2. Home
A stable and safe place to live.
In daily practice we see persons with the most severe mental illnesses putting aside their disturbing thoughts, controlling their behaviours and getting back to school or work; while others with a milder illness are unable to leave their preoccupations and move ahead with life. Trusting relationships are quite often what they lack. Trust makes the home feel safe.
3. Purpose
Meaningful daily activities, such as a job, school, volunteerism, family caretaking, or creative endeavors, and the independence, income and resources to participate in society.
A person needs something to recover to. Amazing recovery can be sustained in a supportive job environment. Some bosses give this support naturally. It may be it is in their outlook; they see the illness as just one aspect of the persons identity. Vice versa, others with good symptom recovery without stigmata are unable to function in a hostile work place, and are unable to integrate with society  and lead meaningful lives.
4. Community
Relationships and social networks that provide support, friendship, love, and hope.
From volunteering at the community bookshop to joining a local football team; community interactions bring many otherwise isolated individuals into useful contact with others. These valued interactions are based on a personal identity which is not connected to their mental illness.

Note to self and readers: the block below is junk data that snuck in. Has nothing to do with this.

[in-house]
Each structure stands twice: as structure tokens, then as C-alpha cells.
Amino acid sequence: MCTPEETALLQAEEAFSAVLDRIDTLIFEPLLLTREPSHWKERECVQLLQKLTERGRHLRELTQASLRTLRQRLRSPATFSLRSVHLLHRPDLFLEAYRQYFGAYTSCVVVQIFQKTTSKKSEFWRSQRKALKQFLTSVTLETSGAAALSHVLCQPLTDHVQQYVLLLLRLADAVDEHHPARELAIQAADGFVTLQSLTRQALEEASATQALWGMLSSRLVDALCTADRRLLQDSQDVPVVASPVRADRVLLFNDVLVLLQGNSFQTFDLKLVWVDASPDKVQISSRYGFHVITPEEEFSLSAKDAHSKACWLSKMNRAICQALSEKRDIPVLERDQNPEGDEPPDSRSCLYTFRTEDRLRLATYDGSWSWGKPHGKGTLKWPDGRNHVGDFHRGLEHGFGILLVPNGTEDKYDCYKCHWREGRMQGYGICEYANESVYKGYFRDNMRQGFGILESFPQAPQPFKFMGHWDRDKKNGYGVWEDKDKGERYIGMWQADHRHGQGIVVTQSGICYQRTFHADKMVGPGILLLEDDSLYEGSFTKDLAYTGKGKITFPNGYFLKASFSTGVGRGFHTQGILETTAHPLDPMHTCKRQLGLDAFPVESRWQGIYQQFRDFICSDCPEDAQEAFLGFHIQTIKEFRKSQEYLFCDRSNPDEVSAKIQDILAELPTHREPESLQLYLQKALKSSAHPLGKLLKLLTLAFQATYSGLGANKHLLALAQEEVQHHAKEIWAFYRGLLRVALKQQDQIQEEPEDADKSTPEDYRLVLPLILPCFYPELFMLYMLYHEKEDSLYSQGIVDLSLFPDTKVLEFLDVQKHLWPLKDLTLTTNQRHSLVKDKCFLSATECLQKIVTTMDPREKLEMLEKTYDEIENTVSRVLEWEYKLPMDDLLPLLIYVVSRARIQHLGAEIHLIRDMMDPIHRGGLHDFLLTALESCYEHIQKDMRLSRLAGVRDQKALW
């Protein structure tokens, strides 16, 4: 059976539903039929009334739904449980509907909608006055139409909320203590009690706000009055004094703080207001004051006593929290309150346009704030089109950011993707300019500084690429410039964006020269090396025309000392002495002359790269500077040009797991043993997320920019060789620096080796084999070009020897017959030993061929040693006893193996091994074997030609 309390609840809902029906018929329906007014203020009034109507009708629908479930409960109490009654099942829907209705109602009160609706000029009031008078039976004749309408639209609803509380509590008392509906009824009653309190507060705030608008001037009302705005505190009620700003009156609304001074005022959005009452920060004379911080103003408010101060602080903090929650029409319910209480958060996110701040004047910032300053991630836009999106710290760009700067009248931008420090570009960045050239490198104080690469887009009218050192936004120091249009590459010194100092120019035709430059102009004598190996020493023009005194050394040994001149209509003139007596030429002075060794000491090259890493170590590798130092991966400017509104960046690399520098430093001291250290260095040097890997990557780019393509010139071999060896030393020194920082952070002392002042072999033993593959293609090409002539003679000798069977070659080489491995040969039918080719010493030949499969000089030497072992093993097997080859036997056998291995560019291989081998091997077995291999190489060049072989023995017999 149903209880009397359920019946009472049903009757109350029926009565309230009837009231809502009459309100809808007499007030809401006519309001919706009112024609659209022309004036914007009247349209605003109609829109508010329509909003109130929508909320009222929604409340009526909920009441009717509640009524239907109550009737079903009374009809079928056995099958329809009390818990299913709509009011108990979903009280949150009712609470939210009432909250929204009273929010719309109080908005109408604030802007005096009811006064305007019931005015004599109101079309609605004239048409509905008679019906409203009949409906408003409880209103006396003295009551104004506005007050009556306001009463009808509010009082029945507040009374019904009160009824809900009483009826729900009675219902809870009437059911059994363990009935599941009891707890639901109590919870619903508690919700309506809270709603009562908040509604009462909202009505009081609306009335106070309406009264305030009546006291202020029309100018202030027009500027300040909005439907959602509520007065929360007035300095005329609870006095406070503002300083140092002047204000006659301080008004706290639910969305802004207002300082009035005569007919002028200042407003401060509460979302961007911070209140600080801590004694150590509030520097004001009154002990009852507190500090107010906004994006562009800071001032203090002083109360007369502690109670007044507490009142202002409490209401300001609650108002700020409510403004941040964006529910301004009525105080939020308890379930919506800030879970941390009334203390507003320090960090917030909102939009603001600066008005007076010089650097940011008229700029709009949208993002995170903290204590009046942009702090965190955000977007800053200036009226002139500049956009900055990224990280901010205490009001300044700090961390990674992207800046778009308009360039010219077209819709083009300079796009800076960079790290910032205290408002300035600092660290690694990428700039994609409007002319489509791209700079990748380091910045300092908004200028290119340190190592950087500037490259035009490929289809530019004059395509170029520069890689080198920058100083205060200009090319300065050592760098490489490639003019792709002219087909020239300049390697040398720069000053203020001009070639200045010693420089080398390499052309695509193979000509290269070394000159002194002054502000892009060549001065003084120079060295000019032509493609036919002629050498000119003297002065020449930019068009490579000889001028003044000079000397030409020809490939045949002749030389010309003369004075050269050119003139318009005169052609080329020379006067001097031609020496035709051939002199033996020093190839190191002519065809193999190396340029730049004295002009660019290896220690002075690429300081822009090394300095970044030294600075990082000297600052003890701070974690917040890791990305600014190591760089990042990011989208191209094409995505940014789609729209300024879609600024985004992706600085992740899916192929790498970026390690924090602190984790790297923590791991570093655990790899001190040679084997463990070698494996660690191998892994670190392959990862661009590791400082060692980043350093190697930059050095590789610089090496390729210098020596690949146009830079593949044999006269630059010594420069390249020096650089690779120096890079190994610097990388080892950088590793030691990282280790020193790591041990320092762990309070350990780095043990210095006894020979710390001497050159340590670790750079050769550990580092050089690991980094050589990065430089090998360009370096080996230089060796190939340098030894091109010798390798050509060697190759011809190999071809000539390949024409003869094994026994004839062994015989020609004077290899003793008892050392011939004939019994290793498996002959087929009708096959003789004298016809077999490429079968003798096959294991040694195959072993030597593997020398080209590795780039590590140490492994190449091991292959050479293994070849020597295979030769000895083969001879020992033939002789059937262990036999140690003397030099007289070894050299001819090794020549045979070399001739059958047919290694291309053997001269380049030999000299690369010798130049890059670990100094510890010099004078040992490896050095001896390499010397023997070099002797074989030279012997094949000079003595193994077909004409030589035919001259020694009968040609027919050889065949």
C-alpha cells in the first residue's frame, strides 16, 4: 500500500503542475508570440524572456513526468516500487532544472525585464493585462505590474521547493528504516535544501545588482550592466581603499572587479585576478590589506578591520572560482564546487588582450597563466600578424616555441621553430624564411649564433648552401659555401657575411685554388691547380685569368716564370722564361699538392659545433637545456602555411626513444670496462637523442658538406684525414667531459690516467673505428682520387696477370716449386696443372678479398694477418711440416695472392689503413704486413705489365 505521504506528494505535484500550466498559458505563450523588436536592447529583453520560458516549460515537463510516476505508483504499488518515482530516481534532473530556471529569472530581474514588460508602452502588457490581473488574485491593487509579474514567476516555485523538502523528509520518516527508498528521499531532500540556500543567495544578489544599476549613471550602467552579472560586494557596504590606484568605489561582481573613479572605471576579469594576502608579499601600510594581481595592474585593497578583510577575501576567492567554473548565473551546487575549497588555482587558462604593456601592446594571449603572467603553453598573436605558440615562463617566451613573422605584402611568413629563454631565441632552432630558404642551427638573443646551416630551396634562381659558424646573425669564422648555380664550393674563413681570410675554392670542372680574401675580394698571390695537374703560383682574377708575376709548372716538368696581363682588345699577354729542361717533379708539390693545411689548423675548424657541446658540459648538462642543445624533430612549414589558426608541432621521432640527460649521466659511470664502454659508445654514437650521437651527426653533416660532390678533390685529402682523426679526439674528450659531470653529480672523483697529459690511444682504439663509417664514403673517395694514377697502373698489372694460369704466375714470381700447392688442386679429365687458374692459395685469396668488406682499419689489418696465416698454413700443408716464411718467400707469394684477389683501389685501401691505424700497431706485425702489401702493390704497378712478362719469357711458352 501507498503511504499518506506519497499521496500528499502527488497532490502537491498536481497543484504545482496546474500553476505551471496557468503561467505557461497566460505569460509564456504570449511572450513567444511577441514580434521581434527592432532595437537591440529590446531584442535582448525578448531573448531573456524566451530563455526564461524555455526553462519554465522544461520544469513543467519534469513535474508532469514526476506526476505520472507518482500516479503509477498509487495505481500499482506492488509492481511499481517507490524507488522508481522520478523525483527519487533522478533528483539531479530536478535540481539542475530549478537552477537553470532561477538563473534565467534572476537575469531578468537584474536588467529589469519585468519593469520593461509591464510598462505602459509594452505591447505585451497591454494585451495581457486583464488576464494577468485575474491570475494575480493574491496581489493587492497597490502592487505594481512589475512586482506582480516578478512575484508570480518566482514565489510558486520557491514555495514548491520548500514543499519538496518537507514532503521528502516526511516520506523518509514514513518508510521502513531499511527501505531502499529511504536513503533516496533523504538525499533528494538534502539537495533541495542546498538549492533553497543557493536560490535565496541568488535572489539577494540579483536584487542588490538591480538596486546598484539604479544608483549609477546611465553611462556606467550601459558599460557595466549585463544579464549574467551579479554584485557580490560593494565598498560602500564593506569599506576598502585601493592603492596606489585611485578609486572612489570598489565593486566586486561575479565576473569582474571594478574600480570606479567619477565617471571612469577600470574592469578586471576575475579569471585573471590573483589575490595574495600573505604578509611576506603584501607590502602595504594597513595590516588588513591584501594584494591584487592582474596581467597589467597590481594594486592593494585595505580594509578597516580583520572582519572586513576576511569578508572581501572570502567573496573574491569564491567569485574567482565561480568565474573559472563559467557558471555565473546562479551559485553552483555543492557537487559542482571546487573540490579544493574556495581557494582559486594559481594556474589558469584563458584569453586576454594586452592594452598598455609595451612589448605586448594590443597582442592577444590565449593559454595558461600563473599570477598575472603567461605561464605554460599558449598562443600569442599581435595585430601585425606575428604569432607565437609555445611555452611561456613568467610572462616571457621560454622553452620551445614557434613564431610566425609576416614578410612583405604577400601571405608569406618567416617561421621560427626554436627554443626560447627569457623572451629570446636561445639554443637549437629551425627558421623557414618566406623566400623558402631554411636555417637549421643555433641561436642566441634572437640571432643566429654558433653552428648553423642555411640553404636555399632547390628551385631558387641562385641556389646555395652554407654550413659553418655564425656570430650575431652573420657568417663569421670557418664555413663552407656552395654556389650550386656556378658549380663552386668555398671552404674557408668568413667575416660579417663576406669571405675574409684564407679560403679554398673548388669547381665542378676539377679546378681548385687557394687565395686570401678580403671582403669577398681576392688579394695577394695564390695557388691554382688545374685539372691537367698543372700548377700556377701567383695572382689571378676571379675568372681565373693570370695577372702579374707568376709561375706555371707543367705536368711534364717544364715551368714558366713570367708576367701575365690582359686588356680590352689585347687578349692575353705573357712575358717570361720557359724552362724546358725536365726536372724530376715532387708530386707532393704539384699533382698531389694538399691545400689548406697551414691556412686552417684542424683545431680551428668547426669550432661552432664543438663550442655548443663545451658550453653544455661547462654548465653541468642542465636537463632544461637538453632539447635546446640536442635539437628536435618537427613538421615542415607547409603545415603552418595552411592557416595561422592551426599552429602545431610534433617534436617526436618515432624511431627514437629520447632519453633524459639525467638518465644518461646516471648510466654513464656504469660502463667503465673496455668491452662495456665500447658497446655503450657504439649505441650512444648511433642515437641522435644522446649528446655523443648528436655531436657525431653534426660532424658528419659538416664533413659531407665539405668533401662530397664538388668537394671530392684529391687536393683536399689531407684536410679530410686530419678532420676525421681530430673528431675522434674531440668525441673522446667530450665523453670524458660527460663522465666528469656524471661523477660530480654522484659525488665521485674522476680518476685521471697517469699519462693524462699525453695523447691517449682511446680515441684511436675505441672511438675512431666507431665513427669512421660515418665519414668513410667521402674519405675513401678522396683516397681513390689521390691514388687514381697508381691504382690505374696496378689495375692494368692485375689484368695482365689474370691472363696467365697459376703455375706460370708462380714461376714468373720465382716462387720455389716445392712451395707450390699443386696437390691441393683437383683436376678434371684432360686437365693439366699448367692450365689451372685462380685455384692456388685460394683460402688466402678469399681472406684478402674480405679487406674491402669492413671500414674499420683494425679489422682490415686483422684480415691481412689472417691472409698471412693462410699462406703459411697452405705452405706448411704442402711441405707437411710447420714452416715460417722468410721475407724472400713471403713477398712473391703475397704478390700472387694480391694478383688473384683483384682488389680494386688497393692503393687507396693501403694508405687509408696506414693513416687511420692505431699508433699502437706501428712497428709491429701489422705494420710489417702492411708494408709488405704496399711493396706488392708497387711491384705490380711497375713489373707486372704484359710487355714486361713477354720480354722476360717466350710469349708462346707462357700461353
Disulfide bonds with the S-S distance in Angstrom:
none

Recovery is a process towards achieving ones potential. The first small steps result in giant gains. Without them the individual is unable to reach any level of meaningful recovery. The first step for persons with serious mental illness is medication. Without medication, recovery from serious mental illness is long-drawn, stigmatising, and characterised by frequent relapses. Medication is the pillar around which recovery is fostered. A supportive home, work-place and community further augments this process. Recovery from severe mental illness is a process, it does not happen overnight, but for those who stay the course it brings the meaning back to life.

References
  1. SAMHSA’s Definition and Guiding Principles of Recovery – Answering the Call for Feedback
     Accessed 04-Jan-2012

Saturday, December 17, 2011

Drinking and driving

drinking-driving
Alcohol and driving don’t mix. In a flashback to Alex’s drug influenced joyride in A Clockwork Orange, a Pune youth bumped into four people at different points on his late night drive through the city. When chased and caught he was found to be under the influence of alcohol.

In this post we take a look at the effects of alcohol on driving. We have already discussed some of the long term effects that necessitate imposing legal age limits for alcohol consumption in order to mitigate its neurotoxic effects on the developing brain.